If you're a typical CEO, you're probably wondering what the hell all of these social technologies like Twitter are useful for. A question I get from a lot of leaders is: "How can we use social to make money?" Actually, the more frequent question is: "Why do these social things have such stupid names?"
Many CEOs only encounter the downside of social -- the disparaging YouTube video or the irrational Twitter attack on the company's brand or products. I've got personal experience here -- Forrester was recently the subject of a small Twitter tantrum based on inaccurate information. So it's easy to understand the skepticism and the questioning.
Trust me though -- social networks contain utility that your company will use to get ahead. I'll be posting some examples in the near future.
But for the moment, let's stay focused on one specific way that you will use social to make money -- something I call Social Sigma. While Six Sigma is a discipline for improving products through better process, Social Sigma is about improving products through social feedback. It's about using social networks as a means for customers (and potential customers) to continually critique, analyze, and offer suggestions about your products. It's a powerful tool for continually increasing the value of what you make.
This was my ninth visit to the World Economic Forum – the global cocktail party/speechathon that brings together a unique mix of CEOs, government leaders, artists, scientists, philanthropists, regulators, and non-profits in Davos Switzerland. Or, as one reporter noted, it was a meeting of the people who have screwed up the world in the last two years.
Here are my quick personal observations. Please excuse the length of this post -- the volume of interesting facts overwhelmed my editing sensibilities.
1) Compared with the gloom of last year, members were far more optimistic and positive about the economy. Most executives I spoke with said that their business began to turn in Q3 and Q4 of 2009 and that their prospects for 2010 were brightening. That said, economists continually highlighted the fragility of the recovery. The head of the IMF said that the discontinuation of stimulus packages will cause the recovery to sputter. He also said that it may take between five and seven years for some countries to return to “normalcy,” whatever that is.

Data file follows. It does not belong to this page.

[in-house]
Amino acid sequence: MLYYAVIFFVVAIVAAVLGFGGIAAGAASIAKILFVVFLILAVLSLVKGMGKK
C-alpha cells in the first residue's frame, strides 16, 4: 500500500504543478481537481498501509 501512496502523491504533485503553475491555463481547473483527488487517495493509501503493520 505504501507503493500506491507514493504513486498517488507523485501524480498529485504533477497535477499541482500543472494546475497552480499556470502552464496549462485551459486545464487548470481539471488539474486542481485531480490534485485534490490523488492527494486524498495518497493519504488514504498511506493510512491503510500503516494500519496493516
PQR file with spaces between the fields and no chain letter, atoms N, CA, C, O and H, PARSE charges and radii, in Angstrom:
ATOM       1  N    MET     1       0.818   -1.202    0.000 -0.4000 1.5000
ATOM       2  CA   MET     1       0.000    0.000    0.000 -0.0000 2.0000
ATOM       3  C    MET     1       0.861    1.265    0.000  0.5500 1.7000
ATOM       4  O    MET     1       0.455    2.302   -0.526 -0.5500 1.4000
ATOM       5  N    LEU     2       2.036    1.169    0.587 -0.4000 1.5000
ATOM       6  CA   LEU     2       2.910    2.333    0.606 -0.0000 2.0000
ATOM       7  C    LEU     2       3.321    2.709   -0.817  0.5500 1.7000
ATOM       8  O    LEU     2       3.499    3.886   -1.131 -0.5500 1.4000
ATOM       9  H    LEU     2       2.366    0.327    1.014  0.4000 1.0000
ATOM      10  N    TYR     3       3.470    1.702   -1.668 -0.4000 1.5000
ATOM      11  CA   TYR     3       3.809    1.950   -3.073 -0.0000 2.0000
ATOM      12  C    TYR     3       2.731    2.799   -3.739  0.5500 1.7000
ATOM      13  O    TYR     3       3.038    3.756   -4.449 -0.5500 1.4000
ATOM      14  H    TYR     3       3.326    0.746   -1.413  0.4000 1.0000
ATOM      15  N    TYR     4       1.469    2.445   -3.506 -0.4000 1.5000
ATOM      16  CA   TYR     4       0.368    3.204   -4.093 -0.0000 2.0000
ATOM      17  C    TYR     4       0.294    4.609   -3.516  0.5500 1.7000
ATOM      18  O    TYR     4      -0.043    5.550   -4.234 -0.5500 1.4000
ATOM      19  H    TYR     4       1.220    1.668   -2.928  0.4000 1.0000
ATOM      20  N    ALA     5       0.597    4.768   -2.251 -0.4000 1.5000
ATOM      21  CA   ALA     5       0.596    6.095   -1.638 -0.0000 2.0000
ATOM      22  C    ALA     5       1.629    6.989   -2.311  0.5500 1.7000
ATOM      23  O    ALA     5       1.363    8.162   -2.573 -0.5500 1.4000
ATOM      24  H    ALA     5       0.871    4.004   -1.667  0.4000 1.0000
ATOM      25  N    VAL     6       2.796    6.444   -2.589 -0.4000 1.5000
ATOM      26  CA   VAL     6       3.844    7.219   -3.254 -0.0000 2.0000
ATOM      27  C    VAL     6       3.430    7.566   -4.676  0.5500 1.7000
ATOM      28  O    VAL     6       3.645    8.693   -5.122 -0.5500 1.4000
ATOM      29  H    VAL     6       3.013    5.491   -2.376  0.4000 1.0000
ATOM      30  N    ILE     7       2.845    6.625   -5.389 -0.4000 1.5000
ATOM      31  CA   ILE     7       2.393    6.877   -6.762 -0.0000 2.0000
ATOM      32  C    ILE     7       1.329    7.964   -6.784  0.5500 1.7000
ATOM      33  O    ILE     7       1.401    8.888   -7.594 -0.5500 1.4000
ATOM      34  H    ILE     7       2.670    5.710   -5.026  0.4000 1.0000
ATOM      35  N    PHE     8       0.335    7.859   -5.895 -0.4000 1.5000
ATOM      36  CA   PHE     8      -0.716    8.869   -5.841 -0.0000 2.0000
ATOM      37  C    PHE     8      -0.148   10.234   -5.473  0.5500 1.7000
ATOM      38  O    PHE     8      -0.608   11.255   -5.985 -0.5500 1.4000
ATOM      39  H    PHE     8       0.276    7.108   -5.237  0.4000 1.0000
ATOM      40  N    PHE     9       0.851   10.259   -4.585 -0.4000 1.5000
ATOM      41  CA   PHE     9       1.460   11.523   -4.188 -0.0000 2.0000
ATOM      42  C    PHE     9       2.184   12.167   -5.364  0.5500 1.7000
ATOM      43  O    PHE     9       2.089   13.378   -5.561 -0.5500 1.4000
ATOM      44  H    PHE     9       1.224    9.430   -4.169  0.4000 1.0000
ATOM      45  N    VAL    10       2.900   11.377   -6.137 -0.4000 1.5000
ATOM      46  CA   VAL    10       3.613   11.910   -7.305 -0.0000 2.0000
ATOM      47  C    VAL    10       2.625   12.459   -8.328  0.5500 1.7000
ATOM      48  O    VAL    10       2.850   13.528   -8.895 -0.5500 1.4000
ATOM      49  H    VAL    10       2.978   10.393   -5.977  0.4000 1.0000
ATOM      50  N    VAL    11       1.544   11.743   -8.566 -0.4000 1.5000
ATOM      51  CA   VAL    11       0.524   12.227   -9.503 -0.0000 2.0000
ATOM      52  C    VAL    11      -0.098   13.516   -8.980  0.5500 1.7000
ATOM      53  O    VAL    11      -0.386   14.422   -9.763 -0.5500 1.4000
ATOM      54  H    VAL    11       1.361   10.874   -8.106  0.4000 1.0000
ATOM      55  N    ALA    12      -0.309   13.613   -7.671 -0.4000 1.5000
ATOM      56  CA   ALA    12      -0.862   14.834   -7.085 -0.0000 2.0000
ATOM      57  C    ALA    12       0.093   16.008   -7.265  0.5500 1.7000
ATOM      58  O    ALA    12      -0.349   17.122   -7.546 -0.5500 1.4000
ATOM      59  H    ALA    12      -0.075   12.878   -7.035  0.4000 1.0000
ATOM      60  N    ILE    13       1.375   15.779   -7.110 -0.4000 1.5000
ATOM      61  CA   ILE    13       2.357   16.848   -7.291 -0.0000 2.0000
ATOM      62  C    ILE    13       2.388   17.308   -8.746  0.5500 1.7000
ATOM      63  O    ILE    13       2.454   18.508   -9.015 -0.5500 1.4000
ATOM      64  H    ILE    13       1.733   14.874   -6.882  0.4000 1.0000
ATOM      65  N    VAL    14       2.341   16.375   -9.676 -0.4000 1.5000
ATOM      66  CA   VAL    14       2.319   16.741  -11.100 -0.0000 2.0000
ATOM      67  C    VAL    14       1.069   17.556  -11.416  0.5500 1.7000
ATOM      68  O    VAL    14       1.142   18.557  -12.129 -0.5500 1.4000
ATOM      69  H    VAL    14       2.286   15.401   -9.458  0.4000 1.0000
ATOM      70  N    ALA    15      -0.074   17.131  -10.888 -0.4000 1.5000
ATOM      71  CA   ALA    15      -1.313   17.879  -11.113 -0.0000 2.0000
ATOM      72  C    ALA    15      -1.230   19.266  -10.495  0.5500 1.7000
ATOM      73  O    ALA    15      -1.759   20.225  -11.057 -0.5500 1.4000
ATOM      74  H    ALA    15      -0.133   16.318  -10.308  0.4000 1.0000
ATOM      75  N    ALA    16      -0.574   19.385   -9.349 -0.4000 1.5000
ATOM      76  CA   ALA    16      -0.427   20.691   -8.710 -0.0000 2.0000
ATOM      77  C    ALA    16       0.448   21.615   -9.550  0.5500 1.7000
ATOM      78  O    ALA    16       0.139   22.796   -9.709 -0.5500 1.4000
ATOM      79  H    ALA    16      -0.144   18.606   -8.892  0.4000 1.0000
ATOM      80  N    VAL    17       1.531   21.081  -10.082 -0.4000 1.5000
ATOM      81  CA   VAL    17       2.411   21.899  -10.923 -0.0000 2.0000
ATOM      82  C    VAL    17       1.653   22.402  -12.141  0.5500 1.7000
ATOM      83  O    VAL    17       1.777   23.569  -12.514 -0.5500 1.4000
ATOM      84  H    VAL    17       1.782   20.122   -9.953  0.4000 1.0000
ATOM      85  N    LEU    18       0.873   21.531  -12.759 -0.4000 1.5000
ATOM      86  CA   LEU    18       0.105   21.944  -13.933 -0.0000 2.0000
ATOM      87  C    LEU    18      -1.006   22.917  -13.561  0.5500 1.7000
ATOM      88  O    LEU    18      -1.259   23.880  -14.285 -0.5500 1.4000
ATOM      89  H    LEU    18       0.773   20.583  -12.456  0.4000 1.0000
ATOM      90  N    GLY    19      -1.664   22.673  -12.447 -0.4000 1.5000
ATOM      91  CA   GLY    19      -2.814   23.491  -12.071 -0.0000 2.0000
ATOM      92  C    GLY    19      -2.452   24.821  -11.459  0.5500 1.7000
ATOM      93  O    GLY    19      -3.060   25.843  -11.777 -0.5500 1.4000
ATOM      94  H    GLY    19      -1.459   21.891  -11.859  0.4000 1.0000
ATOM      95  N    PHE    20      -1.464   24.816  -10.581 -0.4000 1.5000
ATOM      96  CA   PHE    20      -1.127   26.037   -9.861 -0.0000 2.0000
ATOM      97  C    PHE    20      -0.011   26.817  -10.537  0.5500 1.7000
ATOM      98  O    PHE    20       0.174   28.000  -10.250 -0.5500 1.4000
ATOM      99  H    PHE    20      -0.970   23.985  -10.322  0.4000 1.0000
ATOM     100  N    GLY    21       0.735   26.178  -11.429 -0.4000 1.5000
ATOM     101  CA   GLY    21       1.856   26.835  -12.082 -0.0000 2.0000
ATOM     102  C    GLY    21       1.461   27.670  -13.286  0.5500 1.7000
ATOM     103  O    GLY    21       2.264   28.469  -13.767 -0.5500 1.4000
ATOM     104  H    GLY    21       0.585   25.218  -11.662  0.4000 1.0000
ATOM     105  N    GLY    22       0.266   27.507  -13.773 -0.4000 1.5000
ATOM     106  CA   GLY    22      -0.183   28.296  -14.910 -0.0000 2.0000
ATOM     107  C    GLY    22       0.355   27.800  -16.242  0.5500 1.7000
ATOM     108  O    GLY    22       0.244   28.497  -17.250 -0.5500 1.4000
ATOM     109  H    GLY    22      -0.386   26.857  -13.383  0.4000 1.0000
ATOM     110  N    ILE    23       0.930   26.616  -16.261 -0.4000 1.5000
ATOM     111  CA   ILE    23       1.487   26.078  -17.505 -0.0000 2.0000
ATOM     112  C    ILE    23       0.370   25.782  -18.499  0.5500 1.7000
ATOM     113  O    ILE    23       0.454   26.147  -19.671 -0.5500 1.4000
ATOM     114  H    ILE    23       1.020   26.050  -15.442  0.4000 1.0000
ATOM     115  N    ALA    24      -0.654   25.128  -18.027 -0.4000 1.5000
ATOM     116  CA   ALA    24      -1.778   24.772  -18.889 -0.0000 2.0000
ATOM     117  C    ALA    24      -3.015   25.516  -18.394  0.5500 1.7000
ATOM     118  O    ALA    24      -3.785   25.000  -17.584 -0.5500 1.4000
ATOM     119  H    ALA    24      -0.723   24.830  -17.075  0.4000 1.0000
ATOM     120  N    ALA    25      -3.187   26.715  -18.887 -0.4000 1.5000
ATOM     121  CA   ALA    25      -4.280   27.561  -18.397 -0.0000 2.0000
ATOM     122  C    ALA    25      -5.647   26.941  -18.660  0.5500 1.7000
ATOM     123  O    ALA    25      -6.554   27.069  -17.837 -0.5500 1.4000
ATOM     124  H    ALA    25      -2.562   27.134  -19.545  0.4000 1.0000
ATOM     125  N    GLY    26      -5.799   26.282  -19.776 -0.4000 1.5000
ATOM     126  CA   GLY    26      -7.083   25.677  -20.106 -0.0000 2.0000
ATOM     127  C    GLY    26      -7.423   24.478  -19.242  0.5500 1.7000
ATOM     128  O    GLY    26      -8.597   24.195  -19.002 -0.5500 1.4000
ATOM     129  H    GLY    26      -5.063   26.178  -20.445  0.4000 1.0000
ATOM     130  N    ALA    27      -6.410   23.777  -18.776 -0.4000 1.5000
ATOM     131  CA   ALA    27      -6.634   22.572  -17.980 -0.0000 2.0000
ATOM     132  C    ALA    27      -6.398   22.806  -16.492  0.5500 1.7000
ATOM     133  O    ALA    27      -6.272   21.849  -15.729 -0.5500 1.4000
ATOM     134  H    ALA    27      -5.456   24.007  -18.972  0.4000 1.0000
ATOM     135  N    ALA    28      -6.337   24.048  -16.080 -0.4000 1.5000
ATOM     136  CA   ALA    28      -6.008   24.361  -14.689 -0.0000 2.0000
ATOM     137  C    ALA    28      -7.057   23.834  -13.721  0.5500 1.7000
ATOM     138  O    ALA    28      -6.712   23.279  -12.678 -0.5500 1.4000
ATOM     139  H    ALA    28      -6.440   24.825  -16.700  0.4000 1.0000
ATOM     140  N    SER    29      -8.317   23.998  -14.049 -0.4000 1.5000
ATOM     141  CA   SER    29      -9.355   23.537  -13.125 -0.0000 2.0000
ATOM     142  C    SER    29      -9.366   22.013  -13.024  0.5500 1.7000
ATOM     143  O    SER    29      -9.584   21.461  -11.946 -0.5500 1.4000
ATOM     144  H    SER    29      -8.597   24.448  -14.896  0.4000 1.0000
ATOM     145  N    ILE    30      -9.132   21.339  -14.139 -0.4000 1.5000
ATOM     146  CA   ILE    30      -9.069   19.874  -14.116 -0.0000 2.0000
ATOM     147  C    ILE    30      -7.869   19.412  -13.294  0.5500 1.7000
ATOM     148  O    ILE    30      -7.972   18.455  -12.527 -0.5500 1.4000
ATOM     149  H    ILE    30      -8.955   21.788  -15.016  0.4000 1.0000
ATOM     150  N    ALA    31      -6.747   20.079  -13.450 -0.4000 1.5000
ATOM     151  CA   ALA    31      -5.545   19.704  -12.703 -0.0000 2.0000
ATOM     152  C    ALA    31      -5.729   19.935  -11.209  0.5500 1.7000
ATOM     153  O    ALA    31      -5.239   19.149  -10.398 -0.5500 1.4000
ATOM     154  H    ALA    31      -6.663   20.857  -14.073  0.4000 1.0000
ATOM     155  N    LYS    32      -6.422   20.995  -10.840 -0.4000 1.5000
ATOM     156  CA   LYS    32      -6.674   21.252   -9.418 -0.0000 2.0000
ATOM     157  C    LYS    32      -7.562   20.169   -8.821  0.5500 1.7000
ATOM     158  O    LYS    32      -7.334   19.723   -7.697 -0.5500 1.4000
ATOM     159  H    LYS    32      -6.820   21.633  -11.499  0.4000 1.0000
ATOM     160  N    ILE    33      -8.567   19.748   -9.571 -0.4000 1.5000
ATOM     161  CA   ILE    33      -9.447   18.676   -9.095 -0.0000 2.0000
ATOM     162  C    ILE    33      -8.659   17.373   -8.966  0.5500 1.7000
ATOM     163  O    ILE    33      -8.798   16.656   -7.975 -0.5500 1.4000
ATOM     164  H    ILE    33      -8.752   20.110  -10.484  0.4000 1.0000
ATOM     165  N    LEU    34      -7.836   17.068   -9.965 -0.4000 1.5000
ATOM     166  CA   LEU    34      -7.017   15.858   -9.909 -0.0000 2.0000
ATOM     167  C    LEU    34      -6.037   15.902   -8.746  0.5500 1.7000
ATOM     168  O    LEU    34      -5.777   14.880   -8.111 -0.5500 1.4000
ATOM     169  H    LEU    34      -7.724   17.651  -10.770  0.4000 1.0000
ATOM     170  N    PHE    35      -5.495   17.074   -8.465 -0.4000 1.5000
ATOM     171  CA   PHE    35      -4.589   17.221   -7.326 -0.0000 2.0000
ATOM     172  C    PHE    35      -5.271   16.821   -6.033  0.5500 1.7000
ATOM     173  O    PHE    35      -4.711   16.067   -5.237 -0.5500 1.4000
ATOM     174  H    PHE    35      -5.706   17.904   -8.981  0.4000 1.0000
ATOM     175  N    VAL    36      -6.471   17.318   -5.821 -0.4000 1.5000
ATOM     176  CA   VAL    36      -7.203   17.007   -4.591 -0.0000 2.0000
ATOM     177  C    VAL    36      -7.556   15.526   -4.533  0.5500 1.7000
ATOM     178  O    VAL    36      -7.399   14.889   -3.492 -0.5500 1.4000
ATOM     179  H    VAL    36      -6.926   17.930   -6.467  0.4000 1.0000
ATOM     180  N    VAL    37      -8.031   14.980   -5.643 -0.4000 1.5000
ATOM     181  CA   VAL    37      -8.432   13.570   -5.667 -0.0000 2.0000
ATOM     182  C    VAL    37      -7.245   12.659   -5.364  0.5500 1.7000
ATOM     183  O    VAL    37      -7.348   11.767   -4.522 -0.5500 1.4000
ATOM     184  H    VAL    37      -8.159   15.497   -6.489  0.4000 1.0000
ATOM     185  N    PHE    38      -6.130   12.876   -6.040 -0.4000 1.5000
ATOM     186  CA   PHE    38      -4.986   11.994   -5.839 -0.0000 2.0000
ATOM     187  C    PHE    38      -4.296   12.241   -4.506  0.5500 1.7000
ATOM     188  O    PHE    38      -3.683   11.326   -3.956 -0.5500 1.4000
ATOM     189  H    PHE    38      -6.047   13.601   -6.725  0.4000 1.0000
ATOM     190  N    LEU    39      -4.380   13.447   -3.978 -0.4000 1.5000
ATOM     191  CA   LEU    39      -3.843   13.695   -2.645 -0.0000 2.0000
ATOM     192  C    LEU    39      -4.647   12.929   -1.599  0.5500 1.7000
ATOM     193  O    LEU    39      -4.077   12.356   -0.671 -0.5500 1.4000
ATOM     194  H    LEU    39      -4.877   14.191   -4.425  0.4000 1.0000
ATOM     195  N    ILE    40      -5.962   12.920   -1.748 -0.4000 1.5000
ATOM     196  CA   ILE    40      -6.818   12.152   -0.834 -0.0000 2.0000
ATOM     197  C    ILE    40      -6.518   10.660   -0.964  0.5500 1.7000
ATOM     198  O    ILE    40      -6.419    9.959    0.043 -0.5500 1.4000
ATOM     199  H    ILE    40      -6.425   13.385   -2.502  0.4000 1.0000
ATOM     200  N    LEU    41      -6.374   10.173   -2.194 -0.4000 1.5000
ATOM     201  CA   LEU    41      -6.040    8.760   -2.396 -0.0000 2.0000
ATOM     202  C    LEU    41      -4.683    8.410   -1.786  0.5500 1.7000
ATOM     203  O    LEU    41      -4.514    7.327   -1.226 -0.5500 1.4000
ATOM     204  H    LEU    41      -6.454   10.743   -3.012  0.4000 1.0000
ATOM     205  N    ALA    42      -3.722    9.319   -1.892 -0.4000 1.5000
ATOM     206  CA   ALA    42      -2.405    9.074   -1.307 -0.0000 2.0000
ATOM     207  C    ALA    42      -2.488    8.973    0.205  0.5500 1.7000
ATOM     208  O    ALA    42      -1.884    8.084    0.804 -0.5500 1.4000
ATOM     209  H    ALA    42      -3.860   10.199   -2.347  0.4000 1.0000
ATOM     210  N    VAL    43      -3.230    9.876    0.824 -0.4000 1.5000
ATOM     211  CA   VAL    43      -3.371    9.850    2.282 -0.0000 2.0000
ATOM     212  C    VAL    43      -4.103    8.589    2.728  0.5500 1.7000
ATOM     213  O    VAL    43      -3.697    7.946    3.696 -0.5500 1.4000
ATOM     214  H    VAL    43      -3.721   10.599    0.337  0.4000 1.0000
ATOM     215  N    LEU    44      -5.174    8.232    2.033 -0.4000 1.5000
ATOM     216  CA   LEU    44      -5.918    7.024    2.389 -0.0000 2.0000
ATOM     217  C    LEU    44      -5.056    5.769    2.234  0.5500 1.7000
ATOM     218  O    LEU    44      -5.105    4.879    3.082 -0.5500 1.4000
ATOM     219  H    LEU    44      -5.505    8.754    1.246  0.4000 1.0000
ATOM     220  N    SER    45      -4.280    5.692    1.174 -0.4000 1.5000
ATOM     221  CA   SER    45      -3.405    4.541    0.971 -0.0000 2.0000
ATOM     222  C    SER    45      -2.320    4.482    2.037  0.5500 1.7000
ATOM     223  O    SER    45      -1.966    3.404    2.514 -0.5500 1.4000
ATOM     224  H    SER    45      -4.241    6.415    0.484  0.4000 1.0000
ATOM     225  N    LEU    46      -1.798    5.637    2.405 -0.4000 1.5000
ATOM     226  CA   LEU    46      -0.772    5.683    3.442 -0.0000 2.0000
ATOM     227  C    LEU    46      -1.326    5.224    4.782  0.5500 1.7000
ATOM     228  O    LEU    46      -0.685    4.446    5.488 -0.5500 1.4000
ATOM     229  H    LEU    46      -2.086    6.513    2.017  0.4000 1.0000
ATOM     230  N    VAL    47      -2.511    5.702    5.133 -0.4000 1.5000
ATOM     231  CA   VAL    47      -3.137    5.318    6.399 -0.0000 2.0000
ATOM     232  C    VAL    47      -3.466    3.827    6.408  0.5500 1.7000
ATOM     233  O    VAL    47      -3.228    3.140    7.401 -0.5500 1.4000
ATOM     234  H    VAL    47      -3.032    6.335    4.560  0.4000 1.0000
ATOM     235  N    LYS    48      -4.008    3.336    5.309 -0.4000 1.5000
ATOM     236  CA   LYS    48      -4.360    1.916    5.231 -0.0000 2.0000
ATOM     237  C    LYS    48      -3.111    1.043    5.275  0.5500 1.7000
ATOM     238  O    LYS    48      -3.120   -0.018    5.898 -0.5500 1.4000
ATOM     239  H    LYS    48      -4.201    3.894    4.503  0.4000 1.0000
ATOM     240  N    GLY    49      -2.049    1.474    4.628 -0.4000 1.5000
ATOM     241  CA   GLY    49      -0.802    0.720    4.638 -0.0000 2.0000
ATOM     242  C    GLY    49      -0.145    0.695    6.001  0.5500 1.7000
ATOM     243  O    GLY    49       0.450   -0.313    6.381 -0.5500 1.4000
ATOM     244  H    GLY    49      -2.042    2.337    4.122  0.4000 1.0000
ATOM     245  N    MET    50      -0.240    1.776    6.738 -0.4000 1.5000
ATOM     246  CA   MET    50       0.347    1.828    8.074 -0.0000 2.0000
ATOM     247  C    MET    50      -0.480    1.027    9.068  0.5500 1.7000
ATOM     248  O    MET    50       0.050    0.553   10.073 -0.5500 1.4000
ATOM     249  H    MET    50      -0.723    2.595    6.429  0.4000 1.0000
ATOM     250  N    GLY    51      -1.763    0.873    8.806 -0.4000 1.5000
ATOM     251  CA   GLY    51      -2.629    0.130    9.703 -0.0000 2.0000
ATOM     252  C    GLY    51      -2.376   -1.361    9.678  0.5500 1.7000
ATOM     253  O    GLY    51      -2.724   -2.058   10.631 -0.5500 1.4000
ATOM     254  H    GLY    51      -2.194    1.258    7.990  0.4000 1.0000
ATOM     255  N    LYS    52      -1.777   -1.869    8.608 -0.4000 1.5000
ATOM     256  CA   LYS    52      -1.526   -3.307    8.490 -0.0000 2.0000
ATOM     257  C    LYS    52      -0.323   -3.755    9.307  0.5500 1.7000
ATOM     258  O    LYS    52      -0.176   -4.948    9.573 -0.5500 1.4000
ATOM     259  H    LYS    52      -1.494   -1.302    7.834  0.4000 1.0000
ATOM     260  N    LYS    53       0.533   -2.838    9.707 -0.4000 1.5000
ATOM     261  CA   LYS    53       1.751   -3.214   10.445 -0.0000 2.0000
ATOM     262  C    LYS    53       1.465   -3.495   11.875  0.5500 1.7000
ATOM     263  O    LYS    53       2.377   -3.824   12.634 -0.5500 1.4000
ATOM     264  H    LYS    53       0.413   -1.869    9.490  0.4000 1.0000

Next week I will make my annual trek to Davos for the World Economic Forum. I will be tweeting during the week and I will post my findings from the event on this blog -- most likely the week after.
I always go to Davos with a simple survey question that I ask everyone I meet with. Last year the question was: "When will the recession end?" The answers ranged widely, but averaged to April, 2010 (in retrospect, too gloomy).
For this year I'm considering: "What is your number one priority for the next two years?" But that feels way too vanilla.
So if you could ask a worldwide group of CEOs, political leaders, artists, philanthropists, entrepreneurs, academics, and media leaders one question, what would it be? I'd love to get your ideas.